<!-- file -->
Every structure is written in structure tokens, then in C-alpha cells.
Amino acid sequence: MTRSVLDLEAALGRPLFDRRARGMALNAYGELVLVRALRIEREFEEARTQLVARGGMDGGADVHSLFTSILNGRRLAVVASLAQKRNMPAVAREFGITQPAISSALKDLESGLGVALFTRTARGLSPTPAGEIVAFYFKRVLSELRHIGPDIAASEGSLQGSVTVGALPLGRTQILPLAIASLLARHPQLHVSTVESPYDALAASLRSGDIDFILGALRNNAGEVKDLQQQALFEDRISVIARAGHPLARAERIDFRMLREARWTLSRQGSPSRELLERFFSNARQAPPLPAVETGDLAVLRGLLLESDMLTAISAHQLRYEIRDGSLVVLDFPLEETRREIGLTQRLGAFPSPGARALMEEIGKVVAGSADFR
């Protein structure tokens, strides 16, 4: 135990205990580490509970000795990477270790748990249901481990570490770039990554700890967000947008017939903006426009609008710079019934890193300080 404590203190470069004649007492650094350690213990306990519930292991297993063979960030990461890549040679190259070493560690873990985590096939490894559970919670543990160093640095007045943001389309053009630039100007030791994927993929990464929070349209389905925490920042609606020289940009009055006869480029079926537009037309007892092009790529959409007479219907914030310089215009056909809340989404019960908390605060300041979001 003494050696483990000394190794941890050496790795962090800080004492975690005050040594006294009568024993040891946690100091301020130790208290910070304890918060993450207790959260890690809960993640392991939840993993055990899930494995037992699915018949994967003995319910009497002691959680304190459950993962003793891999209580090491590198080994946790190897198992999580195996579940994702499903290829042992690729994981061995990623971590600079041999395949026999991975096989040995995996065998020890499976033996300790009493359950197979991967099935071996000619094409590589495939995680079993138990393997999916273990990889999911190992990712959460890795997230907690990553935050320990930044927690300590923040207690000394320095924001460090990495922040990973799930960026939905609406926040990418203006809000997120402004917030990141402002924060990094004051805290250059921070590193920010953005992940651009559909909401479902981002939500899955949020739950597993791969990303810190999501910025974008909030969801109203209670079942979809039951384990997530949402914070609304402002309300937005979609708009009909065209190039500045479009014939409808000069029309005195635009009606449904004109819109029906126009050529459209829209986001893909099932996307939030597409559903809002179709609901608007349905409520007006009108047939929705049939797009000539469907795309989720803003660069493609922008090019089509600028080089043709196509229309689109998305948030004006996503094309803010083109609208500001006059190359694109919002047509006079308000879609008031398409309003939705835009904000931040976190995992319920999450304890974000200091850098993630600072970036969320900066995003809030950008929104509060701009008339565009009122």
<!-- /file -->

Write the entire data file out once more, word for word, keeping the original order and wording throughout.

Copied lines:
Every structure is written in structure tokens, then in C-alpha cells.
Amino acid sequence: MTRSVLDLEAALGRPLFDRRARGMALNAYGELVLVRALRIEREFEEARTQLVARGGMDGGADVHSLFTSILNGRRLAVVASLAQKRNMPAVAREFGITQPAISSALKDLESGLGVALFTRTARGLSPTPAGEIVAFYFKRVLSELRHIGPDIAASEGSLQGSVTVGALPLGRTQILPLAIASLLARHPQLHVSTVESPYDALAASLRSGDIDFILGALRNNAGEVKDLQQQALFEDRISVIARAGHPLARAERIDFRMLREARWTLSRQGSPSRELLERFFSNARQAPPLPAVETGDLAVLRGLLLESDMLTAISAHQLRYEIRDGSLVVLDFPLEETRREIGLTQRLGAFPSPGARALMEEIGKVVAGSADFR
């Protein structure tokens, strides 16, 4: 135990205990580490509970000795990477270790748990249901481990570490770039990554700890967000947008017939903006426009609008710079019934890193300080 404590203190470069004649007492650094350690213990306990519930292991297993063979960030990461890549040679190259070493560690873990985590096939490894559970919670543990160093640095007045943001389309053009630039100007030791994927993929990464929070349209389905925490920042609606020289940009009055006869480029079926537009037309007892092009790529959409007479219907914030310089215009056909809340989404019960908390605060300041979001 003494050696483990000394190794941890050496790795962090800080004492975690005050040594006294009568024993040891946690100091301020130790208290910070304890918060993450207790959260890690809960993640392991939840993993055990899930494995037992699915018949994967003995319910009497002691959680304190459950993962003793891999209580090491590198080994946790190897198992999580195996579940994702499903290829042992690729994981061995990623971590600079041999395949026999991975096989040995995996065998020890499976033996300790009493359950197979991967099935071996000619094409590589495939995680079993138990393997999916273990990889999911190992990712959460890795997230907690990553935050320990930044927690300590923040207690000394320095924001460090990495922040990973799930960026939905609406926040990418203006809000997120402004917030990141402002924060990094004051805290250059921070590193920010953005992940651009559909909401479902981002939500899955949020739950597993791969990303810190999501910025974008909030969801109203209670079942979809039951384990997530949402914070609304402002309300937005979609708009009909065209190039500045479009014939409808000069029309005195635009009606449904004109819109029906126009050529459209829209986001893909099932996307939030597409559903809002179709609901608007349905409520007006009108047939929705049939797009000539469907795309989720803003660069493609922008090019089509600028080089043709196509229309689109998305948030004006996503094309803010083109609208500001006059190359694109919002047509006079308000879609008031398409309003939705835009904000931040976190995992319920999450304890974000200091850098993630600072970036969320900066995003809030950008929104509060701009008339565009009122």